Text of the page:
Kassandra Colón, a junior triple majoring in Latin American Studies, Geography and Women’s and Gender Studies, is an influential figure in creating a more inclusive and welcoming experience for students from underrepresented groups at West Virginia University. The Fort Lauderdale, Florida, native is the former executive director of diversity for the Student Government Association, has developed a microaggression training at WVU for the New Student Orientation staff, serves as an emeritus board member for The Women’s Debate Institute, is an intern for Title IX and is the project organizer for Project La Resolana, an initiative that donates books to students of color at the Miami Urban Debate League. Colón talked with us about the inspiration for her involvement at WVU and her plans for the future.
How did you choose your majors?
I was interested in Latin American studies and women’s and gender studies because I really enjoyed learning about the intersections of identity. As someone who identifies as Puerto Rican and Mexican, I felt these majors would help investigate my identity and influence how I go about praxis in my own communities; however, what I really love about geography is that it focuses on how I understand myself and my community in the context of the world and society. Geography adds a dimension to the interrogation of my social location especially as I maneuver the world as a woman of color.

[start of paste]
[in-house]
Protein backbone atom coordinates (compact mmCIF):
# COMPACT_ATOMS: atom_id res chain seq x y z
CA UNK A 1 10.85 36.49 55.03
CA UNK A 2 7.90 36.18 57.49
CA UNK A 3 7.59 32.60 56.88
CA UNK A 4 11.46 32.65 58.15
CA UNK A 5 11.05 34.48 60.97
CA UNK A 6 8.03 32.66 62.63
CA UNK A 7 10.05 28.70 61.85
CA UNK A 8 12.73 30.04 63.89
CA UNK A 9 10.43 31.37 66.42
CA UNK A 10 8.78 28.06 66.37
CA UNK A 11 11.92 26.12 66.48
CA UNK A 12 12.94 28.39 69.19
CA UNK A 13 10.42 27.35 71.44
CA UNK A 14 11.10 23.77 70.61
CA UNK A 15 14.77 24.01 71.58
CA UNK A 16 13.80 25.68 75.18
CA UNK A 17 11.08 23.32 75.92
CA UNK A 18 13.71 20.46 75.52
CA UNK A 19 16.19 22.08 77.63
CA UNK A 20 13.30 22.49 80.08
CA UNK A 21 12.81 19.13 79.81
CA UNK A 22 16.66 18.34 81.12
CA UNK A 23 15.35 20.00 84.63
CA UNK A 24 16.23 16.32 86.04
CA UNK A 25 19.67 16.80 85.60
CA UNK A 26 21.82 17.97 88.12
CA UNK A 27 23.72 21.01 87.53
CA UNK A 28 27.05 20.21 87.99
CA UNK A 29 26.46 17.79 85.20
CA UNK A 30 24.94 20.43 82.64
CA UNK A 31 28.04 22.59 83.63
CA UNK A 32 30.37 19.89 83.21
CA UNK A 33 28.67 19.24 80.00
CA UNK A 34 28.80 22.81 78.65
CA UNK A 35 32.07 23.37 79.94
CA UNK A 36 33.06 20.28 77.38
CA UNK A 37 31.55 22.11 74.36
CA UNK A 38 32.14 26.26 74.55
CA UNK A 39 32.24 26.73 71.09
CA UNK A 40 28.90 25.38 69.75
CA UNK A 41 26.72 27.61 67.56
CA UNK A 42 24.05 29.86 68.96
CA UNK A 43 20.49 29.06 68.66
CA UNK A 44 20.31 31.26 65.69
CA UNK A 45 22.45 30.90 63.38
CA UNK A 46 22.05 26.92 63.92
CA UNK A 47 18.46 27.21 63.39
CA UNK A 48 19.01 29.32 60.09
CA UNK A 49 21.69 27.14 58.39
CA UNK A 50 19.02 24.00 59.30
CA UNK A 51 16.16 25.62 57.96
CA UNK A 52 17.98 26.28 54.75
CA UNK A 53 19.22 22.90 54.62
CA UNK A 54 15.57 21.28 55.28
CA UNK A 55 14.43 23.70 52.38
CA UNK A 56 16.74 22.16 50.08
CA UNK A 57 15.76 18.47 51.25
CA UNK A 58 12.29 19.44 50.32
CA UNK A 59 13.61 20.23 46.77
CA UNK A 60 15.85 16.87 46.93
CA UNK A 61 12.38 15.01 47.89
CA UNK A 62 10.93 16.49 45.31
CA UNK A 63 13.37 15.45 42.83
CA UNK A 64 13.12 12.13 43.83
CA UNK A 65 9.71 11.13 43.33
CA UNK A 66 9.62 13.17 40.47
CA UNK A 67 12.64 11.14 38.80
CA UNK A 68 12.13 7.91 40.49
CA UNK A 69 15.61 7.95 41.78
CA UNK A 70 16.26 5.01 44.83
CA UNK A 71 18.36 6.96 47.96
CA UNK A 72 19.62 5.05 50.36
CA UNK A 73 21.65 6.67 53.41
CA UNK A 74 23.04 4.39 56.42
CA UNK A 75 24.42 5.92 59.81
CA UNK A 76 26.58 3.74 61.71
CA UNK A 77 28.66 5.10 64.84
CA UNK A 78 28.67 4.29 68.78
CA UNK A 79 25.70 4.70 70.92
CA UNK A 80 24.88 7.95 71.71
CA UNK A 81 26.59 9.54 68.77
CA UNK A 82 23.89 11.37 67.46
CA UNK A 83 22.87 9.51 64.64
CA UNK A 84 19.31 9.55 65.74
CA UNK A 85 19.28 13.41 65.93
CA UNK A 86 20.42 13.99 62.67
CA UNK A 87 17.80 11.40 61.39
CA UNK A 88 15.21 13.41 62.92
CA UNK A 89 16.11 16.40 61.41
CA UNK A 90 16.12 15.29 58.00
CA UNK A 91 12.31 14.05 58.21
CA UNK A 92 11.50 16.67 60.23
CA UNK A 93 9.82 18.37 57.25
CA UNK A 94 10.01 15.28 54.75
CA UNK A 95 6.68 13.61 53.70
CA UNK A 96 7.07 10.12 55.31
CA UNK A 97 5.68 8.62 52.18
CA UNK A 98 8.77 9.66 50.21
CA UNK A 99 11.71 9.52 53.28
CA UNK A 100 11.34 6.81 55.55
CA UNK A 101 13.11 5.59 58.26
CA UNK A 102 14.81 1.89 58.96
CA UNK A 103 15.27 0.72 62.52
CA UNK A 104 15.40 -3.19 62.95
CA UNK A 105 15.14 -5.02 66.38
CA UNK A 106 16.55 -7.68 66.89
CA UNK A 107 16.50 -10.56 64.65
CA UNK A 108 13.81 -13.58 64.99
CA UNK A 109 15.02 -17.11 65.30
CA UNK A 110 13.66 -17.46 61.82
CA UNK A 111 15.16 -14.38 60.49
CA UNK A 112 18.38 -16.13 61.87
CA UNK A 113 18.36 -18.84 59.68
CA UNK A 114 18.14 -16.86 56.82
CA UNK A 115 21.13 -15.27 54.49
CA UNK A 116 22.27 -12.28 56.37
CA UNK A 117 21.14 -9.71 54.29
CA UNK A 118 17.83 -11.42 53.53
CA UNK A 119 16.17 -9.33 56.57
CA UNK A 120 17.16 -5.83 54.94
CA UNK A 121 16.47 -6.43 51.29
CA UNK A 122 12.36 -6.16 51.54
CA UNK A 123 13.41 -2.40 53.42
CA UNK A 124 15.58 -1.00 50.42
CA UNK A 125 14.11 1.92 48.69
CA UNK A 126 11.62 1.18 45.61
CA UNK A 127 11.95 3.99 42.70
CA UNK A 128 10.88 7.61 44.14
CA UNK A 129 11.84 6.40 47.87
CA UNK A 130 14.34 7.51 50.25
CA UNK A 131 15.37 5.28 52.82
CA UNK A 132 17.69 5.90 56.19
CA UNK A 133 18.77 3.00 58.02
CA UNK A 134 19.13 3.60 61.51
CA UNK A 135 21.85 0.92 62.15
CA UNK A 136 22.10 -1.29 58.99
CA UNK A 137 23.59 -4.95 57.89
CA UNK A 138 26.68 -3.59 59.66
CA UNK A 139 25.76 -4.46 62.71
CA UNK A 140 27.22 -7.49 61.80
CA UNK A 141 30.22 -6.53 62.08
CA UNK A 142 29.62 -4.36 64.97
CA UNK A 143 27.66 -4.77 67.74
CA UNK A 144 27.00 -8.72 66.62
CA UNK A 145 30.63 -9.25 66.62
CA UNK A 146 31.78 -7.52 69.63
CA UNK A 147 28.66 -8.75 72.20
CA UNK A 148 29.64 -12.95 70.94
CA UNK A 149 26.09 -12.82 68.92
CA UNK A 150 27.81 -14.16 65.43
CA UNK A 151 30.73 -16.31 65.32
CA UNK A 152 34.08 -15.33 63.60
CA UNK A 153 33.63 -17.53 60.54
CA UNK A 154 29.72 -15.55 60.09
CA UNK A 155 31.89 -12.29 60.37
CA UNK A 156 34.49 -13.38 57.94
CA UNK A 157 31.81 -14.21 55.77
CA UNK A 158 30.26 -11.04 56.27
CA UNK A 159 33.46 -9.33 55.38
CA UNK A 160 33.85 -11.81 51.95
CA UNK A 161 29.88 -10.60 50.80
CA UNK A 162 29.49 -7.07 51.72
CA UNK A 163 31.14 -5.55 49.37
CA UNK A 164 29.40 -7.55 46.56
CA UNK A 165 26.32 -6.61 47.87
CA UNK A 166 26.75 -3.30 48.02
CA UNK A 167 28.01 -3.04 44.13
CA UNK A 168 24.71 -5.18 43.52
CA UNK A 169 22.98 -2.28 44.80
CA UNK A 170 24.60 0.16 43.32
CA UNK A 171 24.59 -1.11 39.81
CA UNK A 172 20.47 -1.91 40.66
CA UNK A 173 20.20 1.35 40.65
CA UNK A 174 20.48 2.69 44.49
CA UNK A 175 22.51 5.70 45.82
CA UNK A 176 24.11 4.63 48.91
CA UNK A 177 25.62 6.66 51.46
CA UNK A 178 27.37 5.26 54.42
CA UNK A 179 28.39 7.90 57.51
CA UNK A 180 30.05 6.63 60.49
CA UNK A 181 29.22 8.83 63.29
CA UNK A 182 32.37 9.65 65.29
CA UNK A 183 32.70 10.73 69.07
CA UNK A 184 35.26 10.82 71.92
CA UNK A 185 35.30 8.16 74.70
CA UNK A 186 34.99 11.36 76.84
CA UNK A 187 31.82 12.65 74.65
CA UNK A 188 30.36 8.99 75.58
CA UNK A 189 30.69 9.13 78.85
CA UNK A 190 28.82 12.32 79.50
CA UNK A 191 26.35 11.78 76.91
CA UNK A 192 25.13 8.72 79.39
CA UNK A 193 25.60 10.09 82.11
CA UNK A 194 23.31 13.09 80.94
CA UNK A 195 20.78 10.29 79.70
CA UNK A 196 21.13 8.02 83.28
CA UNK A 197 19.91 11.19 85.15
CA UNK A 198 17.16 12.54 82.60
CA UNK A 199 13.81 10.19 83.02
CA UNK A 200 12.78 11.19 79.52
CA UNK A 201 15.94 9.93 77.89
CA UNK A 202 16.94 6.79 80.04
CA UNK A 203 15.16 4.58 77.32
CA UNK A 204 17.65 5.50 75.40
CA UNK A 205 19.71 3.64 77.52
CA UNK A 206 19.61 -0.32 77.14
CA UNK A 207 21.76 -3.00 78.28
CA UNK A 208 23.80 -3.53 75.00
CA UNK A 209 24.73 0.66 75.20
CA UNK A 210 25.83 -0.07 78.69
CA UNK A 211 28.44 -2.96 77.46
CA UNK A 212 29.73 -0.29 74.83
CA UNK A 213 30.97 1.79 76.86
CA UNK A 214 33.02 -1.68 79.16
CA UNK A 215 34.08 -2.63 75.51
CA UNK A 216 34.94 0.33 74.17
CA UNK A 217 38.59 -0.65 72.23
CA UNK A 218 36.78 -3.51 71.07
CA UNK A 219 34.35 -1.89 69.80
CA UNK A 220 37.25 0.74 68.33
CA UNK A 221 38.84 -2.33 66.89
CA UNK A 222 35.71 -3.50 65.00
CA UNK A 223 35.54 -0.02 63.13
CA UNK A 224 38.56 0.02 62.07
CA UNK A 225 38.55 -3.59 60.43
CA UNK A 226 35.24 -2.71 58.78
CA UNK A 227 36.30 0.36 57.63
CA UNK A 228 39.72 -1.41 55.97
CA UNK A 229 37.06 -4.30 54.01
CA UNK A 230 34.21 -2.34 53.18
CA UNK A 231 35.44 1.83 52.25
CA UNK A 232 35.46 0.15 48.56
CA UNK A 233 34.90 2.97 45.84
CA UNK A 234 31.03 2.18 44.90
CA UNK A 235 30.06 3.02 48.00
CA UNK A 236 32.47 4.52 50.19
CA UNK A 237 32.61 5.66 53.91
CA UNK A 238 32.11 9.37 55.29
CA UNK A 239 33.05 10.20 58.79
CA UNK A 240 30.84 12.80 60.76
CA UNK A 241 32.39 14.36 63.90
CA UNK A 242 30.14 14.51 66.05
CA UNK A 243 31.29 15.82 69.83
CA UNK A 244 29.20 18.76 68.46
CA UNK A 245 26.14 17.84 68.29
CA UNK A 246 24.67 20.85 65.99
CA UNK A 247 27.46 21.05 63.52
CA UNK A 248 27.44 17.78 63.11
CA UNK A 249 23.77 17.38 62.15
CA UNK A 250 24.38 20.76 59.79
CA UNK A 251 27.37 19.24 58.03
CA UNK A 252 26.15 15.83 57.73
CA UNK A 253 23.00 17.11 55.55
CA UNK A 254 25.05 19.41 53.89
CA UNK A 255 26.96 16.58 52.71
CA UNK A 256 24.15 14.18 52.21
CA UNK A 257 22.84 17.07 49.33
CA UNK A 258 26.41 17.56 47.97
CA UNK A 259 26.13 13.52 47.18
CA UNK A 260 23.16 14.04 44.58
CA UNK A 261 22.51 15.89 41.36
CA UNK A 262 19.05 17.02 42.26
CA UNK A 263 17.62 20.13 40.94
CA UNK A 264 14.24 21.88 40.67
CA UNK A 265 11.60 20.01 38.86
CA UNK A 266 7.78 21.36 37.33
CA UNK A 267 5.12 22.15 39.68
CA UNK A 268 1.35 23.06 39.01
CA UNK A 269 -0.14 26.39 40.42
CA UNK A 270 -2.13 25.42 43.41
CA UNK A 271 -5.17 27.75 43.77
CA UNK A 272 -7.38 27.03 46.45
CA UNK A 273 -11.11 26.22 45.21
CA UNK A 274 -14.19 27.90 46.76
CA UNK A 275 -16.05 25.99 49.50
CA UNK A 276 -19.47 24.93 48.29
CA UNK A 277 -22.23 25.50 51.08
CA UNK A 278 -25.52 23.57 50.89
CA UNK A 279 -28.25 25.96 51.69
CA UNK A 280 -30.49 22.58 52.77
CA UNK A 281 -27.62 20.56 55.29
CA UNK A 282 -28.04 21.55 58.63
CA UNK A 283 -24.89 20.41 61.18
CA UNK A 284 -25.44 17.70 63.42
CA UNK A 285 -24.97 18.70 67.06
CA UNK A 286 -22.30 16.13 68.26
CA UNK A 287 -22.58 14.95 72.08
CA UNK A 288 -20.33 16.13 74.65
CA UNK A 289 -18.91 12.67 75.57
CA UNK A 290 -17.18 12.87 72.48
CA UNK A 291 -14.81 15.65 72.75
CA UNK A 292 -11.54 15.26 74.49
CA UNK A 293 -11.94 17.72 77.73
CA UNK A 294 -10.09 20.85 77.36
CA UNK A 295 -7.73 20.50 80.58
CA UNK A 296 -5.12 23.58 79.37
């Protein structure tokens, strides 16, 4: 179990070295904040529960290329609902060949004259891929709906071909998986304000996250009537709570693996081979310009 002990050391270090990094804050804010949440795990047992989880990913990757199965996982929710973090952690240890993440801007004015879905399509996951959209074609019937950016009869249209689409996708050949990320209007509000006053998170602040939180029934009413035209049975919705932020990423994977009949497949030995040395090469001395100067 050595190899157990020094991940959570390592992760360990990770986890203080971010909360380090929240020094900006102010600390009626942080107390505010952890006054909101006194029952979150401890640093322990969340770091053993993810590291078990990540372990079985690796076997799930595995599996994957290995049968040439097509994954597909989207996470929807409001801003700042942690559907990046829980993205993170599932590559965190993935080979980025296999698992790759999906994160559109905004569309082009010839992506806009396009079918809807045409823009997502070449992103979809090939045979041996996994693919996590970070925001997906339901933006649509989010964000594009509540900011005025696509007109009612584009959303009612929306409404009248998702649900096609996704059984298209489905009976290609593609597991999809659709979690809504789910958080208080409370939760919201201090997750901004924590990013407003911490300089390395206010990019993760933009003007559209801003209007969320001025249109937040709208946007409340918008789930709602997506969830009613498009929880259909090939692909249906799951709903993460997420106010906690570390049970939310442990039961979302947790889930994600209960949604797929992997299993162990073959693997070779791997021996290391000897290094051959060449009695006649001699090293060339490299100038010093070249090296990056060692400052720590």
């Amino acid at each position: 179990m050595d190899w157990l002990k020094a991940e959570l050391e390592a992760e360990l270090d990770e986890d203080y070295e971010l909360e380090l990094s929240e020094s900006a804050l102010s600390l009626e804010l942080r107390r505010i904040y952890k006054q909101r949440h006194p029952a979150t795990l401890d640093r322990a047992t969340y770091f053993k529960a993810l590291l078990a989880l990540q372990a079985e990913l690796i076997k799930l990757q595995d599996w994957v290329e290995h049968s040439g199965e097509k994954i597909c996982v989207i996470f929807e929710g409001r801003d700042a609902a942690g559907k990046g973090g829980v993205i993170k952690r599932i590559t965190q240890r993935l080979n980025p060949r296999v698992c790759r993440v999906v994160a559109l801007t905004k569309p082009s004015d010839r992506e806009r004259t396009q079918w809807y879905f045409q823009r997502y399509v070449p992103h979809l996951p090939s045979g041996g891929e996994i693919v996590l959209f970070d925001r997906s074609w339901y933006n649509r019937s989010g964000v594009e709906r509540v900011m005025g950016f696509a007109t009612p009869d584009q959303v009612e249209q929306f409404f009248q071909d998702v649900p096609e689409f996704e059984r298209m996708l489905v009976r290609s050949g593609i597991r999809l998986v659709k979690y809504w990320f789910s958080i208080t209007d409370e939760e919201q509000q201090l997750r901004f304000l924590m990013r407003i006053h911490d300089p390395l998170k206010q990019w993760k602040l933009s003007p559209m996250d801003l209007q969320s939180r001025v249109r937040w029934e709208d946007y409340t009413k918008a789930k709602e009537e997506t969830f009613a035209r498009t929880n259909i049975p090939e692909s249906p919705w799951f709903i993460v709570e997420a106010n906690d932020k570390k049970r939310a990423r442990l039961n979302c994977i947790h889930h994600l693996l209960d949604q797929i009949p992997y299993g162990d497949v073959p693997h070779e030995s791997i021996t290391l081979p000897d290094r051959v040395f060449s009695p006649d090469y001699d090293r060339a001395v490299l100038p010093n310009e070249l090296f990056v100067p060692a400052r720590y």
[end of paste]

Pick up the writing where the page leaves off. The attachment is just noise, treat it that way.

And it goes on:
Where did the inspiration come from for the microaggression training?
When I first arrived on campus I was faced with adversity. I longed to find students like me; I longed to find other students of color because I needed a sense of community. I was struggling. Our institution is predominately white, and I needed to find the best way to survive and thrive in my practices. I am a Latina from South Florida experiencing displacement, and I search in every avenue to find explanations to better myself and my community. My inspiration for the training came from being asked to serve on the Division of Diversity, Equity and Inclusion’s panel, “The Realities of Being a Minority Student at a Predominately White Institution.” I needed to share with my fellow Mountaineers my story – I wanted them to know that we need to develop tangible solutions for the many problem’s students of color face on campus. Due to this, I approached Title IX and asked if we could develop a microaggression training, a workshop that interrogates subtle instances of discrimination that cannot physically be seen, but rather, are suggestive and subtle instances of violence. Title IX was completely on board, and I began developing the program in March and conducted our first training in May for the Office of Admissions’ New Student Orientation staff.
Do you have any memorable outcomes from the training?